Follow in the Footsteps – Thursday Thoughts

In whose occupational footsteps do you follow?Photograph of traditional shoe making tools to illustrate the historytrace blogpost "Follow in the Footsteps". Image copyright freeimages.com / Miguel Ugalde.

Do you share the same occupation as one of your ancestors? Has your family business been established for generations? Do you know what your forebears’ work entailed and is your line of work similar?

What an immediate insight into your ancestors’ lives is provided when you know what the occupations of your ancestors were. Often an occupation is among the small handful of vital data which censuses and records of life events tell us. But what a direct glimpse into our ancestors’ everyday lives that one word or short occupational description can provide.

If you don’t know what occupations your ancestors carried out, then start to gather vital records, censuses and address book or commercial directory entries which can give you details of their work. You may find that their occupation subtly or even drastically altered during the course of their life. Even if records are written in a different language to yours, the internet provides many resources to help unlock the meaning of occupational descriptions in foreign languages.

The range of occupations represented among your ancestors will tell you much about each historical time period they lived in. Shedding light on their economic and social standing, their background and their prospects too. Exploring an ancestor’s occupation is a crucial contextualisation tool for investigating and bringing their everyday to life. Providing a powerful opening onto an ancestor’s individuality, their skills and knowledge-base. With this can also come insight into the experiences which shaped their personalities.

As you think through ancestors’ day to day lives you can ask yourself some questions – how did their occupation shape their daily routine and annual cycle? Where did they work and how did they journey there? What influence did the seasons and location have on their worklife? Were other family members engaged in the same work or in supporting the bread winner in their role? What were the tools of their trade and what training would they have undergone? Who were their employers or their customers and how much did they earn, what were their career prospects? Did their occupation change during their lifetime, what were the factors at play, did emigration alter their occupation?

Most fascinating are the instances of more than one generation pursuing similar trades within one family. This can show how worklife altered over time and career ideas were refined. One of my ancestral family lines were by turn fishmongers and greengrocers around Petticoat Lane and in the eastern suburbs of Greater London over several generations. But a shift came partly due to the outbreak of the Second World War and partly due to economic and social changes in British society.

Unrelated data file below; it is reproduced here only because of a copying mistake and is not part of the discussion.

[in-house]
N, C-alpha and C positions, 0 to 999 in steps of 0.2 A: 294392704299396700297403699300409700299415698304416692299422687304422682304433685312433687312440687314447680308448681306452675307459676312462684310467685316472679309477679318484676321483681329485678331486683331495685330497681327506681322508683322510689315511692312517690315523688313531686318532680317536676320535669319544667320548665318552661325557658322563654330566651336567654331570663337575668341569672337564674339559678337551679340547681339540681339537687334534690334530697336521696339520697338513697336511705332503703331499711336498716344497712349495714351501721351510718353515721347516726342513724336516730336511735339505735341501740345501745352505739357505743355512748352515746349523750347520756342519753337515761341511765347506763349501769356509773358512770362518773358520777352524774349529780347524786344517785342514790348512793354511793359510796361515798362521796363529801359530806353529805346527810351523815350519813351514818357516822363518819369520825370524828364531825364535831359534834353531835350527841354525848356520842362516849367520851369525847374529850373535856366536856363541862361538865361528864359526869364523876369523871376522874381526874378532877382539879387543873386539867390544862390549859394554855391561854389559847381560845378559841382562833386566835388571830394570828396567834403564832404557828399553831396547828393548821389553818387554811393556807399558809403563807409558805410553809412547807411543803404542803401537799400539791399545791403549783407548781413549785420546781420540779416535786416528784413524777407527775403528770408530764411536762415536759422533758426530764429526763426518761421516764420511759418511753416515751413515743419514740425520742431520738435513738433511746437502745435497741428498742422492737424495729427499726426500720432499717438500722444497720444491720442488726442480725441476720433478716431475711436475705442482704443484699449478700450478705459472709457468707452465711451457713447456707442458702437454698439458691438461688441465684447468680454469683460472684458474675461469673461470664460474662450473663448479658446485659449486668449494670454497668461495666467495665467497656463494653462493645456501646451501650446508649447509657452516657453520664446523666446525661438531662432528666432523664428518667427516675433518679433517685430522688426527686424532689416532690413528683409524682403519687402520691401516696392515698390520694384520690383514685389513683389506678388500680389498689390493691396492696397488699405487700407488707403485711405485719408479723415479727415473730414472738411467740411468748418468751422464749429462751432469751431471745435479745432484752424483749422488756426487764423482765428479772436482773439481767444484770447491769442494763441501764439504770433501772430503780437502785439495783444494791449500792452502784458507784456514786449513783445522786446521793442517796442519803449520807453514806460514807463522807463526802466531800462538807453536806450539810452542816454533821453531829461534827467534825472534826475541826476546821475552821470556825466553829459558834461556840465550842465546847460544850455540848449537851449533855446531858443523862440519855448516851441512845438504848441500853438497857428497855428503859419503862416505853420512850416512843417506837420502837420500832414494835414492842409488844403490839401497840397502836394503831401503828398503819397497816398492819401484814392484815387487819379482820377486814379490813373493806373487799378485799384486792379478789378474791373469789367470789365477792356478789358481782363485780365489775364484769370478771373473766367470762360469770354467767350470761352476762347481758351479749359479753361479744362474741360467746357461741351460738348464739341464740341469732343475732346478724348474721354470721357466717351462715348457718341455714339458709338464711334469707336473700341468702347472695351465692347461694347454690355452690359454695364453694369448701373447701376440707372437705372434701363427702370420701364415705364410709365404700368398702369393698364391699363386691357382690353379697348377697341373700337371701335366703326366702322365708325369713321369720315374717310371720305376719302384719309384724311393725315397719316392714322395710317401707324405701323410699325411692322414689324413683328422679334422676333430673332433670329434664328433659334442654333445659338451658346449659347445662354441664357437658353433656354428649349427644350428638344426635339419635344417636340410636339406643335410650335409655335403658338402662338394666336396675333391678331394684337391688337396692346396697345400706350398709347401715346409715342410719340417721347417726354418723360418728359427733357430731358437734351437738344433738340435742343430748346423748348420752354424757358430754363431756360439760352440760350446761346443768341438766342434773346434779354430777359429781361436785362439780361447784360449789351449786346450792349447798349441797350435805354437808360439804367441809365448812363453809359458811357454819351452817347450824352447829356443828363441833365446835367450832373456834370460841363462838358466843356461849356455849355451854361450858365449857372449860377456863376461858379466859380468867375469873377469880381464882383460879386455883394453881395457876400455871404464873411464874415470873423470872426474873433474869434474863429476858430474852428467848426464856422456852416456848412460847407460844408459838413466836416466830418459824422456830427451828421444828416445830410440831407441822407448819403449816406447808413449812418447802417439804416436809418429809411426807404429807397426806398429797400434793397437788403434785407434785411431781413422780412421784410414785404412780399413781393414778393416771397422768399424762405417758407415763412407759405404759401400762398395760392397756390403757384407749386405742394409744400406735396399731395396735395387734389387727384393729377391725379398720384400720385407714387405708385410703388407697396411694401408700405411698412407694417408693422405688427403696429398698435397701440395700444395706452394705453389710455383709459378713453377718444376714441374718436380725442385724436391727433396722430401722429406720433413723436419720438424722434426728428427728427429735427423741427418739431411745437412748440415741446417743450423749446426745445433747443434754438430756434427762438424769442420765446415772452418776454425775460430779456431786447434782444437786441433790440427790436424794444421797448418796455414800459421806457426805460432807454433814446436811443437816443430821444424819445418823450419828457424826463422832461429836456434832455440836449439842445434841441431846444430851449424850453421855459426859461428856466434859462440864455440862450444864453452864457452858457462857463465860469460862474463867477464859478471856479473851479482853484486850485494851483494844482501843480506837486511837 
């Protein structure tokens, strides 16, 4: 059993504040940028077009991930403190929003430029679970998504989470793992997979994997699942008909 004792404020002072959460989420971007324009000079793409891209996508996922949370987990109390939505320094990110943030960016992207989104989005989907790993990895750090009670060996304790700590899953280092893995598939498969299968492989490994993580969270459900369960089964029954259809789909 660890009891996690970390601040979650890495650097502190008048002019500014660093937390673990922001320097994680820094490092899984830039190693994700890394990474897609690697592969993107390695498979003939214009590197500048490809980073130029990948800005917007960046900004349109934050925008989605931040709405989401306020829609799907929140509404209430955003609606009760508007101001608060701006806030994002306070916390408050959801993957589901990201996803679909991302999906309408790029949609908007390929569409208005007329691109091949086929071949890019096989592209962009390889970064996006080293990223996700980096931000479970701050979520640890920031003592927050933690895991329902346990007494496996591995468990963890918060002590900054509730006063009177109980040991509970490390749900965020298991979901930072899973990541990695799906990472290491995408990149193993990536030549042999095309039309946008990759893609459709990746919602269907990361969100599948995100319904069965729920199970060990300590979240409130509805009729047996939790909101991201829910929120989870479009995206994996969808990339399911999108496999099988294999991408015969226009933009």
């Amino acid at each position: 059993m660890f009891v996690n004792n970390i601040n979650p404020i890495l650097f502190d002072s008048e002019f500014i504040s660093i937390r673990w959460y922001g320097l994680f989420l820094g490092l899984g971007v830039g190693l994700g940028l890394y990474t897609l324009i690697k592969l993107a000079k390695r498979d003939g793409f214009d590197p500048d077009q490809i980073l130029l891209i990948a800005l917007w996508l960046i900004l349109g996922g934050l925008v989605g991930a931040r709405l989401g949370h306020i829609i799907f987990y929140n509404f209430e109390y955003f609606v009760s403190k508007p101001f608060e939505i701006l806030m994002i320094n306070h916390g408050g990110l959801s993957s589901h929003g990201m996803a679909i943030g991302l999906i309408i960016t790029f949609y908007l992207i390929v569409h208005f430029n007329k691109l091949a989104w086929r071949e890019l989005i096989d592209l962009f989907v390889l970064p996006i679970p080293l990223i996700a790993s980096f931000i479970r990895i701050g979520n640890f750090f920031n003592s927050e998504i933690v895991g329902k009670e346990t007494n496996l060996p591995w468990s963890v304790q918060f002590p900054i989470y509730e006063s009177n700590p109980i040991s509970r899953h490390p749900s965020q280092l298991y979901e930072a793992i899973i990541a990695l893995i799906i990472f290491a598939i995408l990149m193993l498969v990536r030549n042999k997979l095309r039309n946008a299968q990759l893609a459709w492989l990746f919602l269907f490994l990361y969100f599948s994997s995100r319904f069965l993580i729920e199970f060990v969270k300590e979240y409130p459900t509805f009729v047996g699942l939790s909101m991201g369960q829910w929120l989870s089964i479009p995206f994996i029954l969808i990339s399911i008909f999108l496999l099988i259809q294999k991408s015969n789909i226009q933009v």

Did your family specialise in one particular area of commerce or handicraft over generations? Up until the First and Second World War in Britain it was not uncommon to find family occupations based on traditional skills that were passed between generations or rooted in family connections and loyalty to a local employer. For example, employment within the Royal Households such as at Windsor often ran in the family. Likewise apprenticeships in the Swindon railway industry often saw sons signed up by their fathers for employment “inside” at the railway works.

Did your family’s occupational focus shift as a result of greater access to education and the modernisation of post-industrial or post-war life? Or has your family retained occupational traditions despite the surrounding changes in society? Are there handicraft skills which have been passed through generations or have descendants broadly followed professions in the same sector or industry, such as agriculture or the entertainment industry?

Has something of your family’s occupational heritage been passed down to your generation? Perhaps this is just in the form of an interest or a hobby, particular skills or occupational wisdoms which have been retained. If you in fact work within a long-established family business or multi-generational family company how has your line of work changed with each generation?

Following in one of your ancestor’s occupational footsteps may have been unwittingly done but perhaps a trace of influence subtly shaped your career ideas somewhere along the way…

Hannah Gill, historytrace, 03/03/2016

Links: STEAM Museum of the Great Western Railway, Swindon, UK, http://www.steam-museum.org.uk/Pages/Home.aspx

Historytrace can help you to explore your family’s occupational heritage to unlock the ancestors daily lives and economic and social standing in their communities of origin. Have you thought of sharing family business history with your customers? Historytrace can help you research and present your family business history as part of your company’s advertising strategy. Do get in touch using the Contact page of this website if our services could help you explore your family heritage on a deeper level.

You have been reading the historytracings blogpost “Follow in the Footsteps – Thursday Thoughts”. Copyright text: www.historytrace.co.uk, 2016; copyright image: freeimages.com / Miguel Ugalde.

If you enjoyed reading this you may also be interested in our Research Your Own blogpost series which shares how to get started with your own family history research. Also our Nature Versus Nurture blogpost explores our fascination with ancestral influence on our lives.

You might also like to read our LinkedIn Pulse article Would You Take Career Advice from the Ancestors?

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